Sunday, October 14, 2012

Editorial - How much will the dons get?


Both FUTA and the government have been coy about the deal struck between the two sides to end the three-month long university strike. They’ve been clearly heard proclaiming that the strike is over but have been much more reticent about the actual terms of settlement. FUTA is on record saying it’s a ``truce’’ and government must ``honour its undertakings’’ implying that there is a feeling at least within some of its ranks that such might not be the case. We take the view that the strike was all about academic salaries – and the demand that six percent of GDP be spent by the State on education was strategic, to win the support of a wider constituency for the FUTA demands. That undoubtedly succeeded and some sections of the polity even began daydreaming that the academics had set a regime change snowball rolling. FUTA’s greatest success, we believe, is that university students, who were among those most affected by the trade union action, backed the academics. The strikers did not attract the hatred of undergraduates forced to idle for three months, and most probably have their university stay prolonged as a result of the disruption. In fact, it was alleged that most of those who participated in FUTA’s long march from Galle were students!

It was obvious that the government would not, indeed cannot, agree to an education spend of six percent of GDP in the short term. That is outside the realms of possibility. The best that could have been hoped for would have been a commitment to work towards this objective in the future. As has been the case in many of previous prolonged trade union disputes, the academics will get back pay. That too was a foregone conclusion. Tough talking governments have seldom been able to enforce ``no strike pay’’ decisions where getting the strikers back to work is the prime imperative. FUTA was able to offer loans to those of their members suffering hardship without salaries although how such funds were raised has not been widely publicized. We do know that the CMU donated half a million rupees and pictures of veteran trade unionist Bala Tampoe handing the cheque were published. But the public has not been privy to the identities of the majority of the benefactors. Government propagandists have been at pains to suggest that undisclosed funding of the strike tainted it as an anti-government conspiracy. That argument ignores the fact that most of academia backed Mahinda Rajapaksa for President.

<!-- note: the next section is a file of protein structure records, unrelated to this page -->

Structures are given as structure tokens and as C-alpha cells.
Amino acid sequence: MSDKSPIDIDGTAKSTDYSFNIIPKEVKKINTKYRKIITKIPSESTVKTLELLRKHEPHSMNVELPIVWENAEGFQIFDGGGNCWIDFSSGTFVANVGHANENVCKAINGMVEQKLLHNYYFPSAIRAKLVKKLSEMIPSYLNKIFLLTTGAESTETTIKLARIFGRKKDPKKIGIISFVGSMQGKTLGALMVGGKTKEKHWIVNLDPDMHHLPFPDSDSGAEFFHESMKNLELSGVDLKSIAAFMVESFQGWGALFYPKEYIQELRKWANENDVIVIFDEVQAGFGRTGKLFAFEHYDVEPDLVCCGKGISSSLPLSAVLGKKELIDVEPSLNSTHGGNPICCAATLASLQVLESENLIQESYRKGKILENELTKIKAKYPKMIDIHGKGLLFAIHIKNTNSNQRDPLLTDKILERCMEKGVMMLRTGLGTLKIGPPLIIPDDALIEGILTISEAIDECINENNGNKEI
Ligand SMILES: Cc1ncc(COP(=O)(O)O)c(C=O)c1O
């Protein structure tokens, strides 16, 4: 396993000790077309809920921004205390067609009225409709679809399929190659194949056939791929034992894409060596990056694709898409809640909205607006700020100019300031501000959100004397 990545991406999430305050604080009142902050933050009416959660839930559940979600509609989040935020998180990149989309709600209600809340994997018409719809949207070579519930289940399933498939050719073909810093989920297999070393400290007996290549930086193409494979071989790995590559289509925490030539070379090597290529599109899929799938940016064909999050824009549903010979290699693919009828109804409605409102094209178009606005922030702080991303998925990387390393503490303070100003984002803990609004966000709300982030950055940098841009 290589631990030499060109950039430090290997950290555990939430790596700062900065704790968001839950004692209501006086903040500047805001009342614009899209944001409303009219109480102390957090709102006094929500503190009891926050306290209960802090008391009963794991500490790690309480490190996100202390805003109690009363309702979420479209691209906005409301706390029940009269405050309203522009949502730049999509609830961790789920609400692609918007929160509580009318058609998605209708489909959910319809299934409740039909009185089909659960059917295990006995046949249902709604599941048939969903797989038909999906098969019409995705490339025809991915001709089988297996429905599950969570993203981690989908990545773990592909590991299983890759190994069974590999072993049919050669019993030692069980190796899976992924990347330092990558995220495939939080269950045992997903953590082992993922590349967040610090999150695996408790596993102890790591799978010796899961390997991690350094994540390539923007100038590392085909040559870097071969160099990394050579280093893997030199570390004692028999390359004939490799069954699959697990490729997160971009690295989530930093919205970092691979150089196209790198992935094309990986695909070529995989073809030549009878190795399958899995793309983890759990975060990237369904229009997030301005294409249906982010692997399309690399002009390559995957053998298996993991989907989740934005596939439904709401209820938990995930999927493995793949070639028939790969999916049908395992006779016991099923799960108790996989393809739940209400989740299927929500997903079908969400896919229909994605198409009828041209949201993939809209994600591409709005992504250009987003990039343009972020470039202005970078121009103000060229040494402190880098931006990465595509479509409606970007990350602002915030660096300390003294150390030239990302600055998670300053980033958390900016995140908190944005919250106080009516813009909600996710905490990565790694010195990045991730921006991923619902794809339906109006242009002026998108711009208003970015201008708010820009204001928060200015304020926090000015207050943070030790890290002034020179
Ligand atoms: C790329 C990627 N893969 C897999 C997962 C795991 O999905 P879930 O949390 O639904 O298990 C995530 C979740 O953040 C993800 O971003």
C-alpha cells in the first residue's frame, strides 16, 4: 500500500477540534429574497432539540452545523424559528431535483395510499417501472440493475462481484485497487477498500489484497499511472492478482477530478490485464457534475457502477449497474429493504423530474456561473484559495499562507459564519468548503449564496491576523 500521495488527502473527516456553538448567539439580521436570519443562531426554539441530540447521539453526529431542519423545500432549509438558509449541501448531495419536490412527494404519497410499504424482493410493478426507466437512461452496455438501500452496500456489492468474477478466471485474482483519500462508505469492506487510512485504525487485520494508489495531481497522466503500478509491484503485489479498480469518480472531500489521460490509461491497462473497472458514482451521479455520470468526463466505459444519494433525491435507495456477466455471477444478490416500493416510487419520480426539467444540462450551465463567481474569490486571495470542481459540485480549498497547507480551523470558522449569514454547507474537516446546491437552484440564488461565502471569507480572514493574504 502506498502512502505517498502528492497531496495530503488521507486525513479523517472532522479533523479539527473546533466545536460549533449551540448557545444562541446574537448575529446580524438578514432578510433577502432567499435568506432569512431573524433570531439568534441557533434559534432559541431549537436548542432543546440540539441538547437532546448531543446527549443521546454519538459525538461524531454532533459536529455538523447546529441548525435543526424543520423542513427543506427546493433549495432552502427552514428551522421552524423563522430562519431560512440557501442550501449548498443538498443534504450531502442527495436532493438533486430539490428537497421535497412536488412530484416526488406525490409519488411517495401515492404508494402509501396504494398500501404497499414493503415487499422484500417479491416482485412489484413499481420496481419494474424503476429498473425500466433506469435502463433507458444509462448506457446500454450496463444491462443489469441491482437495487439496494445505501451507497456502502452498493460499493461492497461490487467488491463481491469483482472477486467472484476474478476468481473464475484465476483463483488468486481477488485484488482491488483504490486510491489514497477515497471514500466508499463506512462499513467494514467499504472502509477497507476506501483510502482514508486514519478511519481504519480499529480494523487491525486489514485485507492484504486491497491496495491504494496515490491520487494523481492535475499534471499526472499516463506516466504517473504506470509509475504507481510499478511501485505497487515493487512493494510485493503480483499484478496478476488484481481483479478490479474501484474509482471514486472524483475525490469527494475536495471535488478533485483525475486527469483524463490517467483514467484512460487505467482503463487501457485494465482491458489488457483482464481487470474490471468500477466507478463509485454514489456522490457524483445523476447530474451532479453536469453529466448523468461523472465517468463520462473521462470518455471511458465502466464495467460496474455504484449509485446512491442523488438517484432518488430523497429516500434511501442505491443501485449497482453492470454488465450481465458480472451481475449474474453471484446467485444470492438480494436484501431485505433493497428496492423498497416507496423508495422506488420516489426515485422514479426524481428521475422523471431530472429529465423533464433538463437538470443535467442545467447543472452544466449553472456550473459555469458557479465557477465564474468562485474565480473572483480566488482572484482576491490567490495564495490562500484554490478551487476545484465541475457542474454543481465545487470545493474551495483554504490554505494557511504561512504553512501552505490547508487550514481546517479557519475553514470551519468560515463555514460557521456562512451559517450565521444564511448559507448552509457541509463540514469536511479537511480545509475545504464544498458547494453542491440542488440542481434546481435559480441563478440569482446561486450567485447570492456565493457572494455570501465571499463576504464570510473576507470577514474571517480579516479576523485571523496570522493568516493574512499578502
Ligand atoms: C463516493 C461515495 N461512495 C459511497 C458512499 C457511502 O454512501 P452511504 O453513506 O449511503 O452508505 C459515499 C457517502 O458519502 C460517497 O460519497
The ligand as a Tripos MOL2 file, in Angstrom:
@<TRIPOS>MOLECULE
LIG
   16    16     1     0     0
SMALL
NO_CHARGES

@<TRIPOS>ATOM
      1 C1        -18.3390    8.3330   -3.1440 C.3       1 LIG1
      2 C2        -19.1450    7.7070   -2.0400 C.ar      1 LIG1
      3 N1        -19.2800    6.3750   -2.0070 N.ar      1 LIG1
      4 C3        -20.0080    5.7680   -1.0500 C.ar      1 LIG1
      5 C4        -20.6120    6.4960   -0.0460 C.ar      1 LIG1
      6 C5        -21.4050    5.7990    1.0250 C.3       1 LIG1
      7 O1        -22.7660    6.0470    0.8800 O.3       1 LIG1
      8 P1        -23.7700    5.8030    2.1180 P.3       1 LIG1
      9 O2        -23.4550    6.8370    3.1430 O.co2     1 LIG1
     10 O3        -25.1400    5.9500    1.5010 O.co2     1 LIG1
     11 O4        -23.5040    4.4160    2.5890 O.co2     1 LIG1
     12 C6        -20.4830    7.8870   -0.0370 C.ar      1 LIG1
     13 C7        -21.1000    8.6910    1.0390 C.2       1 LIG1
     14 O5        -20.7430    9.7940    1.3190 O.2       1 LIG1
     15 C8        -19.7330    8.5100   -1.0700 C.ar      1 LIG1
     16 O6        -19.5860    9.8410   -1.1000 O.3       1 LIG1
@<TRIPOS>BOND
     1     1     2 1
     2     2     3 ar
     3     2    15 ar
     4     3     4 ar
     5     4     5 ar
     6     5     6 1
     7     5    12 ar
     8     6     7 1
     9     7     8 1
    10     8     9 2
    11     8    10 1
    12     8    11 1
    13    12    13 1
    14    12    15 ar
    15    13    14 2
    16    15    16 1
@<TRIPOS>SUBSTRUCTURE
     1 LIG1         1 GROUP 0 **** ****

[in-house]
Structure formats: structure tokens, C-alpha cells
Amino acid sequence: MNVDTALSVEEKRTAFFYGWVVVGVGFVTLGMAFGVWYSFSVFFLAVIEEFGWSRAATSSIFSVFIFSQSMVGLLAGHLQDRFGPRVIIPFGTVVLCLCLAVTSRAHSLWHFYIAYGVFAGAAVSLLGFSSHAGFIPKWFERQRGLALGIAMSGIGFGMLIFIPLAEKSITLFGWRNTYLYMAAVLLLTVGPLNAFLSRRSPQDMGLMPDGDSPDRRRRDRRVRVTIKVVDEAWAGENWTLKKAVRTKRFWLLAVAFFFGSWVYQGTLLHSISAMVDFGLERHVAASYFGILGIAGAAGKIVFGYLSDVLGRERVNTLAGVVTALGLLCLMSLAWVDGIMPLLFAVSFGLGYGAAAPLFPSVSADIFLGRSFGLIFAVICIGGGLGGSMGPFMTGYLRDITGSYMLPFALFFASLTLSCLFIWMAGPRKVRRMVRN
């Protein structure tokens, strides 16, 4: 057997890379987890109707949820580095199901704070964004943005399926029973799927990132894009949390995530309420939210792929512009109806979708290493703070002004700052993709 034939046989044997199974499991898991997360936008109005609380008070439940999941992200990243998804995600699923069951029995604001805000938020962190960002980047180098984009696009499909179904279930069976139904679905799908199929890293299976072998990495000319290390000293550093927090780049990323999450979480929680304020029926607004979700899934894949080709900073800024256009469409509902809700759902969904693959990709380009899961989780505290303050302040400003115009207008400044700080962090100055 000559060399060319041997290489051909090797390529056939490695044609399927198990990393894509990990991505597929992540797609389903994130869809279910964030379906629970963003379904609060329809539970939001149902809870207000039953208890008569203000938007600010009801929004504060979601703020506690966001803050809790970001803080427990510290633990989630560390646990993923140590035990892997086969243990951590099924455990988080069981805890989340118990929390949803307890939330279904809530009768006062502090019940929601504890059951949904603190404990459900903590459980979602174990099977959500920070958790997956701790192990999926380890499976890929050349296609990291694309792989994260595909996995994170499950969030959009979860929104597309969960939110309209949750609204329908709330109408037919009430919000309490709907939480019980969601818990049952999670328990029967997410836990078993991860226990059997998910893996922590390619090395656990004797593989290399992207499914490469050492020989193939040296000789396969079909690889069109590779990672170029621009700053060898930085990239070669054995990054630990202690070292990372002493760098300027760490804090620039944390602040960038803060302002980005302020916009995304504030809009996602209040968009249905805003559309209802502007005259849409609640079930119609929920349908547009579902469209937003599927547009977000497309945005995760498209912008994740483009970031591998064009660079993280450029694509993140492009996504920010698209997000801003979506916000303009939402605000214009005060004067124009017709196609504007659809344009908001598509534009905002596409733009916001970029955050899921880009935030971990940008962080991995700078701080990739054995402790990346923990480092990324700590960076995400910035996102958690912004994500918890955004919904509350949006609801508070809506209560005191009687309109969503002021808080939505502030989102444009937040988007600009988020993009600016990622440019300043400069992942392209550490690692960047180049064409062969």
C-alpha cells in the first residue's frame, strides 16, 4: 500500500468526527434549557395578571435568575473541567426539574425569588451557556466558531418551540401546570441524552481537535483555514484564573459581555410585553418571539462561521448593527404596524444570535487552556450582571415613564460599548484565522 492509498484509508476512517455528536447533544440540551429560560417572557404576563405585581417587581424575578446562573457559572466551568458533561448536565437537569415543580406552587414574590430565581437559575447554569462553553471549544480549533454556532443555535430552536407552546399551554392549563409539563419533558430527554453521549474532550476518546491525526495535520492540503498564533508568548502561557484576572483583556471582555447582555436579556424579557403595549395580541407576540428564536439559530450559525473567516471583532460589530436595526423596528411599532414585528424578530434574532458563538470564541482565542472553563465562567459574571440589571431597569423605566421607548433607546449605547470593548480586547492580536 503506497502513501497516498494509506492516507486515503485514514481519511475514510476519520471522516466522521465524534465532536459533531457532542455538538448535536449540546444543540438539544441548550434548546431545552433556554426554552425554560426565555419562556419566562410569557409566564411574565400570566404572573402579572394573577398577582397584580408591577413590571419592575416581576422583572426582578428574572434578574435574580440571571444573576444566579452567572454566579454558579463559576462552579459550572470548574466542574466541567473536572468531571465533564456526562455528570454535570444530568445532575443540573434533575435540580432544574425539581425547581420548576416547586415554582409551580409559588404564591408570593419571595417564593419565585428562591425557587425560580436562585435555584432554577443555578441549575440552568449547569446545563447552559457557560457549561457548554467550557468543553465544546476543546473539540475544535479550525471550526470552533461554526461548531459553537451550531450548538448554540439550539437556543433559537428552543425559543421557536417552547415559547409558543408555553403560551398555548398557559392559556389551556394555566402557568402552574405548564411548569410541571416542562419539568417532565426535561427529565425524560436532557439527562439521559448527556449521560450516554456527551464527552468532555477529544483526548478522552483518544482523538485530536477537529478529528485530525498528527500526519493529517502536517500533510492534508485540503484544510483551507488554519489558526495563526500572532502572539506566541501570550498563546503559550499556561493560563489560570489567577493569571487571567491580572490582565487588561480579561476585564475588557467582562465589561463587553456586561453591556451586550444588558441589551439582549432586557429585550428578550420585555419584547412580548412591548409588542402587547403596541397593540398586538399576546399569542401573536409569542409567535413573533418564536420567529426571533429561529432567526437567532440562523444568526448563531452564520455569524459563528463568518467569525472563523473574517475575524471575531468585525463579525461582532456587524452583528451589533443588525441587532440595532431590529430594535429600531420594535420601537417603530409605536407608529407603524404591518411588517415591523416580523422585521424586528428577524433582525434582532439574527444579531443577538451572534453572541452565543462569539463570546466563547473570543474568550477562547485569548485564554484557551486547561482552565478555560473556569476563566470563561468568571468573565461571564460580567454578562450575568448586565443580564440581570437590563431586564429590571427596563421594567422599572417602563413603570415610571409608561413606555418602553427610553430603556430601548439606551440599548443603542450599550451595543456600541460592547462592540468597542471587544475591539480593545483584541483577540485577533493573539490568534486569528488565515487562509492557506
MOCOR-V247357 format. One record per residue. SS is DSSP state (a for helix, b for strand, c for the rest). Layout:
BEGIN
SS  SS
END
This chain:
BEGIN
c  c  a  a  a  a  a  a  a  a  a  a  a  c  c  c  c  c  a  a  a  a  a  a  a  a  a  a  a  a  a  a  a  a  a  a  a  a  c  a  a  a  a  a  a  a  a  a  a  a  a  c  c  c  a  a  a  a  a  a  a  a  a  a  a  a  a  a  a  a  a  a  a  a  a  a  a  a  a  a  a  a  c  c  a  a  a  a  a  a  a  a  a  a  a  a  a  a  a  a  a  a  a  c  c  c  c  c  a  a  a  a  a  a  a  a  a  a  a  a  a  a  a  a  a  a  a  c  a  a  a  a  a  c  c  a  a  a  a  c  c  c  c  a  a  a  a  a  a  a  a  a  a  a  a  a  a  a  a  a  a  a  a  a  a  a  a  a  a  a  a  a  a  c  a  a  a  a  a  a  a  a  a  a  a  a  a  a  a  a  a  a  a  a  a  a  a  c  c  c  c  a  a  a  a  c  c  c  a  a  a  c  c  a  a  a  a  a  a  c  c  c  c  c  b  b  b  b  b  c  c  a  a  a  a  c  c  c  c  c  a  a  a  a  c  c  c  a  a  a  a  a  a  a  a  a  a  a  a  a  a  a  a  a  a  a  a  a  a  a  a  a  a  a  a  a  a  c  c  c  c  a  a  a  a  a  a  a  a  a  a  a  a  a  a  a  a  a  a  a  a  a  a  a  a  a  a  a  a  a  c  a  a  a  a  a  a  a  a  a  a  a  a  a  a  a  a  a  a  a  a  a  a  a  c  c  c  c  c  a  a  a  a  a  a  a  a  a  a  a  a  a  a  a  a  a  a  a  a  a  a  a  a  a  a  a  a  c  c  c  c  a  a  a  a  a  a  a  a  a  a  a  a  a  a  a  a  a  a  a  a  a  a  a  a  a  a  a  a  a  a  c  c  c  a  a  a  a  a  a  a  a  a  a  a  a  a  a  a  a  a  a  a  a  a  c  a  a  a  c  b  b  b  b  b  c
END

Now that the strike is over, though on what terms the public has not been clearly told, the people are entitled to ask why such terms could not have been agreed upon three months ago. That way the marking of the GCE `A’ level scripts could have been already underway and much heartburn among students and parents avoided. Treasury Secretary P.B. Jayasundera, delivering the Sujata Jayawardena Memorial Oration in Colombo last week, blamed the government, the vice chancellors and student leaders for ``starting something that could have easily been avoided.’’ He was candid enough to say the letter he wrote to FUTA, which was part of the settlement by all accounts, had no numbers – obviously meaning that the salary increases that will be granted to academics had not been quantified. He said that the letter ``contains substance and conveys the commitment of government over the medium term.’’ Obviously Minister Basil Rajapaksa, in separate talks with FUTA, had said (or promised) more than the Treasury chief did in his letter. FUTA leader, Nirmal Ranjith Devasiri, is on record saying he trusts the minister and he seems to have persuaded his presumably strike-weary colleagues to accept whatever assurances that have been offered by the presidential sibling. Jayasundera says the only numbers in his later was the date because he has not yet learned to date a letter any way but numerically!